What Should I Expect from Hip Physical Therapy?

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  • Written By: Mary McMahon
  • Edited By: O. Wallace
  • Last Modified Date: 24 June 2019
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Hip physical therapy is a form of physical therapy which is designed to help a patient with an injured hip. It can be conducted in the wake of a hip injury or a hip surgery as part of the healing process, or to address a congenital problem with the hip which could benefit from physical therapy. Since the hip is a rather critical part of the system used to walk, one goal of hip physical therapy is to help a patient learn to walk or retain the ability to walk.

The first step in hip physical therapy is evaluation. The physical therapist will usually review the patient's medical file to learn more about the issue, and may talk with the patient's doctor. The therapist also meets with the patient to assess the patient's current condition, and to talk about goals. Different patients may have different goals, and it is important to incorporate goals into the physical therapy treatment plan.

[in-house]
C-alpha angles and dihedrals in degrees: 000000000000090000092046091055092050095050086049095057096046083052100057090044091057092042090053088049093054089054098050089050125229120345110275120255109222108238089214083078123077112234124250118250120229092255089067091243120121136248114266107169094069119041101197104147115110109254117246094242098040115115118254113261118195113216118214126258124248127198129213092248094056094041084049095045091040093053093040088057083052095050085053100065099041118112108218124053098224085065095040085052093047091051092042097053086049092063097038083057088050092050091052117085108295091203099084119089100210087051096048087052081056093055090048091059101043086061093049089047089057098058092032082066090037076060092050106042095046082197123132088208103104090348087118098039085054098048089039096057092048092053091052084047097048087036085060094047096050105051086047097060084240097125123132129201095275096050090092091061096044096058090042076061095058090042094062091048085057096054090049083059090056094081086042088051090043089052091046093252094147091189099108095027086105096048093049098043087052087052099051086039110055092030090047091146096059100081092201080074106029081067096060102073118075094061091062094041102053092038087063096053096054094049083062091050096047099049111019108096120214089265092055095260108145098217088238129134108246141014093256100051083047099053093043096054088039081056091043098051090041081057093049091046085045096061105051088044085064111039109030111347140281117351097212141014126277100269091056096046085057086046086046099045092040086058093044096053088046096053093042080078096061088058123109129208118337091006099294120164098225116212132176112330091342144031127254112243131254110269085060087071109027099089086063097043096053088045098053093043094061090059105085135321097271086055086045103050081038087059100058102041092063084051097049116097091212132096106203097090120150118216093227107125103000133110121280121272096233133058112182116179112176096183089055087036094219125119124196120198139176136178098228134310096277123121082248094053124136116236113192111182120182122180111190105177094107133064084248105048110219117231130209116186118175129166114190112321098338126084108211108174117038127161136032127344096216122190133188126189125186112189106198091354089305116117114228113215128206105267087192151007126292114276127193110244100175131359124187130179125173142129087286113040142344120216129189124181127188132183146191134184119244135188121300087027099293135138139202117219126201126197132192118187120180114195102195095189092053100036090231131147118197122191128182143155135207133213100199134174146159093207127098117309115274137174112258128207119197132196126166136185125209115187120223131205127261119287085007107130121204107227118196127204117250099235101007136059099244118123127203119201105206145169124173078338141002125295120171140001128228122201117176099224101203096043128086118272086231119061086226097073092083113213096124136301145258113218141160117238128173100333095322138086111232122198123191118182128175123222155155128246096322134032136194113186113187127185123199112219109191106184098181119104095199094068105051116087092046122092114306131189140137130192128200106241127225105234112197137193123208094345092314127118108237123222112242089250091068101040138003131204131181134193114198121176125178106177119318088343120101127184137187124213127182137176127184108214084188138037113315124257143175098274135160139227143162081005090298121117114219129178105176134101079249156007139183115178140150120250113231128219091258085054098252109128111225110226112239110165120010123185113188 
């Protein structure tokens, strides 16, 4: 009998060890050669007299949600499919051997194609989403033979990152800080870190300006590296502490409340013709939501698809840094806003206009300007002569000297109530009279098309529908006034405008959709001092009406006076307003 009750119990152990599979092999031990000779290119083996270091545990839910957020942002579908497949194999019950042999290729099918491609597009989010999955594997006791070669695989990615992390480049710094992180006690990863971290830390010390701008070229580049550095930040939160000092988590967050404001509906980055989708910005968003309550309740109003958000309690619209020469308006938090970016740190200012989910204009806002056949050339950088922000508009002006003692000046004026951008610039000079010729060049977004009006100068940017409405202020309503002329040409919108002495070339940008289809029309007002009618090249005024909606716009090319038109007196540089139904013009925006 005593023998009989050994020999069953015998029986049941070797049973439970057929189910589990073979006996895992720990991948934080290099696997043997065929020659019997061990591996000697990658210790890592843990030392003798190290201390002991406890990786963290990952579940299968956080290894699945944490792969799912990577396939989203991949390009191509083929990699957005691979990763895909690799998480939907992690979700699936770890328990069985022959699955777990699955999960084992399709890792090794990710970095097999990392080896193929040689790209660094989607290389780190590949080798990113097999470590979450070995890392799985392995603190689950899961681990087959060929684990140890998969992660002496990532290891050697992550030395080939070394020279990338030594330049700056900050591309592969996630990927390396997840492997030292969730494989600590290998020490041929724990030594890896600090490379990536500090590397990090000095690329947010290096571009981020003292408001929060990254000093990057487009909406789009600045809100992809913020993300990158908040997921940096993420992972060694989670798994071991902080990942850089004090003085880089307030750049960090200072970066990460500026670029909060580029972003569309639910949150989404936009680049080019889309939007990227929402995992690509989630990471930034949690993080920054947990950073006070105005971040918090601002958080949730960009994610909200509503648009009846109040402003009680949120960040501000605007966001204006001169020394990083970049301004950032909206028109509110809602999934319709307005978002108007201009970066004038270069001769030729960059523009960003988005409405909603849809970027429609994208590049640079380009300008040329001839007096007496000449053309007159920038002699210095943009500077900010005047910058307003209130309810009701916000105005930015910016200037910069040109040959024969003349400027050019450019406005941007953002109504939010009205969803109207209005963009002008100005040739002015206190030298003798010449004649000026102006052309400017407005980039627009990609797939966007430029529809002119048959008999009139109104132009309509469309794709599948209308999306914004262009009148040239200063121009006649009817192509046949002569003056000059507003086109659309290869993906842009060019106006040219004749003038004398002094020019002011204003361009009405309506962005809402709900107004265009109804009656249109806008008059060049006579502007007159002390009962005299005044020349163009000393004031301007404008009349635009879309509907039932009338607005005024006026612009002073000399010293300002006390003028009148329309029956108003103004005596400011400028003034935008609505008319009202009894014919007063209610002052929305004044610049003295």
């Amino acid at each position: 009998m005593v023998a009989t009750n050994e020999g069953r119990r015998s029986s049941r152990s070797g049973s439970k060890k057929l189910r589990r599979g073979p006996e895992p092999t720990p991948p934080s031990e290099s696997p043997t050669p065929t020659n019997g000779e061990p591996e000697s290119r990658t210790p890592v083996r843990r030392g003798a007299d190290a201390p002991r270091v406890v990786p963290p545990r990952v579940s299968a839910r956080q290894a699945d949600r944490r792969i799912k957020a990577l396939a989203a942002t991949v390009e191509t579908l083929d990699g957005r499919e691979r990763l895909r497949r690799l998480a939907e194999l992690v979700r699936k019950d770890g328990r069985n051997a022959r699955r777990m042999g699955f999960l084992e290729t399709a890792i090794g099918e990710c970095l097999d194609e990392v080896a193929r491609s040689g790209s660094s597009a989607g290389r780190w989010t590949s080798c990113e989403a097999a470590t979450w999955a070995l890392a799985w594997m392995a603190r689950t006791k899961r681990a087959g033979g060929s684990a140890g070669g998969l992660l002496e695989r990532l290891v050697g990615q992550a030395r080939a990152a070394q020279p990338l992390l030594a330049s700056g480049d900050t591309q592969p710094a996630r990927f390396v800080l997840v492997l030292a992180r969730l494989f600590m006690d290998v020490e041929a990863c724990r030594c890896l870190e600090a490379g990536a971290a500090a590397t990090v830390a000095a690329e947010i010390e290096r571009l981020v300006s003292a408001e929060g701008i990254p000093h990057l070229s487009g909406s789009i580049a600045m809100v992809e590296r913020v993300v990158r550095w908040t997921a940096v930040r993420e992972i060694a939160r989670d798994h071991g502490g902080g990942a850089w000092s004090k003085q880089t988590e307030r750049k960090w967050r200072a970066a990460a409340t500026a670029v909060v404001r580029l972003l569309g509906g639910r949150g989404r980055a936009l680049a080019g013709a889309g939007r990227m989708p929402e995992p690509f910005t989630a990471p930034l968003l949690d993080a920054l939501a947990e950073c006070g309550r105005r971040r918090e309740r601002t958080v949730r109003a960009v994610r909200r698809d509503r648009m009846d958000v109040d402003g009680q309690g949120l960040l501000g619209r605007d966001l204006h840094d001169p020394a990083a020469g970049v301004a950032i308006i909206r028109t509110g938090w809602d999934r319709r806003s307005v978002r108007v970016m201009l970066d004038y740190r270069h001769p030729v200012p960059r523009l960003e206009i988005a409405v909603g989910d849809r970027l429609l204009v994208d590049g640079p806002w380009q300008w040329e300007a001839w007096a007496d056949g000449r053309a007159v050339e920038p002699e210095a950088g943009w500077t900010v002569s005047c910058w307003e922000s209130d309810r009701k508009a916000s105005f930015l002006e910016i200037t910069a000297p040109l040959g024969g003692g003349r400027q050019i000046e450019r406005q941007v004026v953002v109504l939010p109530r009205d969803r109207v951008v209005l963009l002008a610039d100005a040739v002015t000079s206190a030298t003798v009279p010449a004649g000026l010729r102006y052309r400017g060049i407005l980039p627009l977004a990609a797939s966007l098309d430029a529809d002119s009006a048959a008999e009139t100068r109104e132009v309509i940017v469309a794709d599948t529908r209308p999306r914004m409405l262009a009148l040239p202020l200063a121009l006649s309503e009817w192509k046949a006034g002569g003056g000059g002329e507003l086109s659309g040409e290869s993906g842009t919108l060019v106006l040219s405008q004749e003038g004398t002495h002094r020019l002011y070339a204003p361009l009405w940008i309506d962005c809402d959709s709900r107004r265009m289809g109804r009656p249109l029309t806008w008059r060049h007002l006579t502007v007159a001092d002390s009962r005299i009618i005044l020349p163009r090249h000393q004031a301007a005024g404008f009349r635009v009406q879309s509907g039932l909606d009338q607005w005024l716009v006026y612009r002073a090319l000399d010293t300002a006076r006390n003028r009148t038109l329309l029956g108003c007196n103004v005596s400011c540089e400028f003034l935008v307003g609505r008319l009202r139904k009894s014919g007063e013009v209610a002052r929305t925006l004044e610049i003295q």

After evaluation, the physical therapist can develop a treatment plan for the patient. Hip physical therapy often starts as soon as possible after an incident or surgery so that the patient's muscles do not have time to atrophy. The physical therapist works with the patient to strengthen the muscles in the hip, to learn to move the hip safely, and to help the brain re-learn the mechanics of motion, if necessary.


Exercises can include gentle stretching, working in a pool to reduce the load on the hip while exercising, walking, yoga, and other activities. Hip physical therapy may also include massage, if the physical therapist believe it would be beneficial, along with regular consultations about pain levels and pain management. If the physical therapy is extremely painful, it may not be beneficial, and if a patient is experiencing recurrent pain, the treatment plan may require adjustment to address this problem.

Another aspect of physical therapy is work done at home to keep the hip strong and stable. It can also include working with assistive devices like canes and walkers. The patient may need such devices for life, or they may be used during therapy for added stability, with the goal of eventually walking without assistance.

The length of hip physical therapy varies, depending on the issue. Some patients need intensive physical therapy for months, while others may require a few weeks of intermittent appointments. It is a good idea to discuss the potential length of a treatment program during evaluation.



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